Contributed by Larry DeYoung
My wife, Joyce, and I moved to the Main Line from Ohio in late summer 1978. She had been recruited to work in the labs at Wyeth in Radnor and I came as an “unemployed dependent,” anticipating that I’d find work here in some capacity. By November, I was working in the Marketing Department at Conrail in Center City and commuting to Suburban Station daily on the Paoli Local from Strafford. Both of us grew up in the snow belt along the shores of Lake Erie and expected much less severe winter weather here. As you will see, we began to have our doubts.
In February 1979, there was a heavy snow that came on a Saturday, which was good for nearly everyone concerned. As a new railroad employee, I decided to walk over to Strafford to see how the railroad coped with a heavy snowfall. Being a hobby photographer, I took my camera and was able to snap a few snowfall Kodachromes (remember them?) including one of a Conrail locomotive running as a snowplow on the Main Line. A man across the tracks from us saw that I had a camera and came over to inquire. He turned out to be a language professor at Bryn Mawr College, and through that contact we became friends and remain so to this day. But with that heavy snow I had my first inkling that maybe southeastern Pennsylvania was not in the tropics after all!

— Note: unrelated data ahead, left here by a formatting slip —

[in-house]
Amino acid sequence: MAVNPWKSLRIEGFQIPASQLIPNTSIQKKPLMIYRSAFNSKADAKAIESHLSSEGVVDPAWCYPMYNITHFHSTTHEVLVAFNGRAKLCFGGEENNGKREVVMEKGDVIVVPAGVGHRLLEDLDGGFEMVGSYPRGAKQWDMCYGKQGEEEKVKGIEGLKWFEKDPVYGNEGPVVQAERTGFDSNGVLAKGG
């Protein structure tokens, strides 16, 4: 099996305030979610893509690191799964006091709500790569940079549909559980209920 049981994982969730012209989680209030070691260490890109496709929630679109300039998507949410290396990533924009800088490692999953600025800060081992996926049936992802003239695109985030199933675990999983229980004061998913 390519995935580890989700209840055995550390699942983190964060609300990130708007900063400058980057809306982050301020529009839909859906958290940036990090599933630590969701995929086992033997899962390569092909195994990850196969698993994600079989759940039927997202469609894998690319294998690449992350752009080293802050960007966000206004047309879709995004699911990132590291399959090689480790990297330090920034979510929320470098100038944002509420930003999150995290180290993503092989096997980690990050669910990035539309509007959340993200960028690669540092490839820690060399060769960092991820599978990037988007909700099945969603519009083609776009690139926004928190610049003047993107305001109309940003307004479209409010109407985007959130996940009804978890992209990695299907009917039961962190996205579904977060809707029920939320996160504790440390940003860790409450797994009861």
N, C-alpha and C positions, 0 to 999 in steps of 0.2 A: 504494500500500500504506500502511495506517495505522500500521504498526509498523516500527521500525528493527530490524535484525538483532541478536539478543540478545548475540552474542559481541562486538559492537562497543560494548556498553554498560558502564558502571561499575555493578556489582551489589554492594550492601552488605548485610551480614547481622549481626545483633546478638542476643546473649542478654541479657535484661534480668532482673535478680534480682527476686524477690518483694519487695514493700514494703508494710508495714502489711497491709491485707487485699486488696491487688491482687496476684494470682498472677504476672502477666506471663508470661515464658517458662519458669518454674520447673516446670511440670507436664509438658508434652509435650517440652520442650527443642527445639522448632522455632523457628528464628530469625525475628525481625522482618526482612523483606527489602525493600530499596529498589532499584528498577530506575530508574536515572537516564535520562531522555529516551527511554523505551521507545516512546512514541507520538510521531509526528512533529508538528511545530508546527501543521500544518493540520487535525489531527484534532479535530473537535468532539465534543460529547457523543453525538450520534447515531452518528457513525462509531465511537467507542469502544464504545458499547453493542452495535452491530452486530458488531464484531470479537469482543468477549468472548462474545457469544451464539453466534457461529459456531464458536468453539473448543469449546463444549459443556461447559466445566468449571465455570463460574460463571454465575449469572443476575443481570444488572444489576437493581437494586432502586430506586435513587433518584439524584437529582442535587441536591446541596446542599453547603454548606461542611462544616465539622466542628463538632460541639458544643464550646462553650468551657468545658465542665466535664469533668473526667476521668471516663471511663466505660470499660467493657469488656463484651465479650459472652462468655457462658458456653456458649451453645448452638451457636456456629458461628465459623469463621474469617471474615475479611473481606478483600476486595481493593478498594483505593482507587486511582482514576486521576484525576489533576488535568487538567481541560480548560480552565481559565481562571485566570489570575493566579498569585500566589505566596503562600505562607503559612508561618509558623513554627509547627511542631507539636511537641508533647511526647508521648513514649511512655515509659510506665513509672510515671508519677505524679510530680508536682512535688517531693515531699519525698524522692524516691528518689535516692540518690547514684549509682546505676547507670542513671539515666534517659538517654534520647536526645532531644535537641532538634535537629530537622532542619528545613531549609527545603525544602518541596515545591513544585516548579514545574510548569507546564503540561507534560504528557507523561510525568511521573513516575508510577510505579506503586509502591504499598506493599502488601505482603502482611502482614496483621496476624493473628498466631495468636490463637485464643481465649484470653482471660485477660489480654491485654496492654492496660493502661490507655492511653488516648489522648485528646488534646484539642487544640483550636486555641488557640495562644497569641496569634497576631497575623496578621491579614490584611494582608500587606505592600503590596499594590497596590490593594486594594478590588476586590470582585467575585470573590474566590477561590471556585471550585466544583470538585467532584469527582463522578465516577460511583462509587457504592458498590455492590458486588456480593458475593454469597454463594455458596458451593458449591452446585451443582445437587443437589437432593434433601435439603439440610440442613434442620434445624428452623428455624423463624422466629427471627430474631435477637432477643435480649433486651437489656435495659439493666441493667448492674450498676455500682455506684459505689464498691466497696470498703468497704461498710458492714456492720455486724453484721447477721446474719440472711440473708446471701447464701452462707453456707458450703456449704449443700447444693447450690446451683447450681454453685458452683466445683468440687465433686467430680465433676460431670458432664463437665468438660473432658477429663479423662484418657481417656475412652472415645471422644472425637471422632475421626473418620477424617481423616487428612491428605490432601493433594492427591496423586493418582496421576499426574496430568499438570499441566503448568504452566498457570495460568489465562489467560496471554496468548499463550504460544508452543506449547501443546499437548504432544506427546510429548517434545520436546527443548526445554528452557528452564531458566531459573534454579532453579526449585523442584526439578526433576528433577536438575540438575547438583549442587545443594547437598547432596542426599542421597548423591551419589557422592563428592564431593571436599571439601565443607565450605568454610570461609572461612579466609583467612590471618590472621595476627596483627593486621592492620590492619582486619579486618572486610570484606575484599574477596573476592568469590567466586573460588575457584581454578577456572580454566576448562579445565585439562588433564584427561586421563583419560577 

On October 10 that same year, my boss at Conrail offered to take me to lunch at Top of Center Square for my birthday. It was a great idea; I’d get to see the bird’s eye view of Philadelphia for the first time. But it was not to be. It snowed so hard that no one could see anything, not even William Penn’s statue, from the high-rise restaurant! In all my years in the snow belt I had never seen a significant snowfall on my birthday. Incredible. My doubts were reinforced.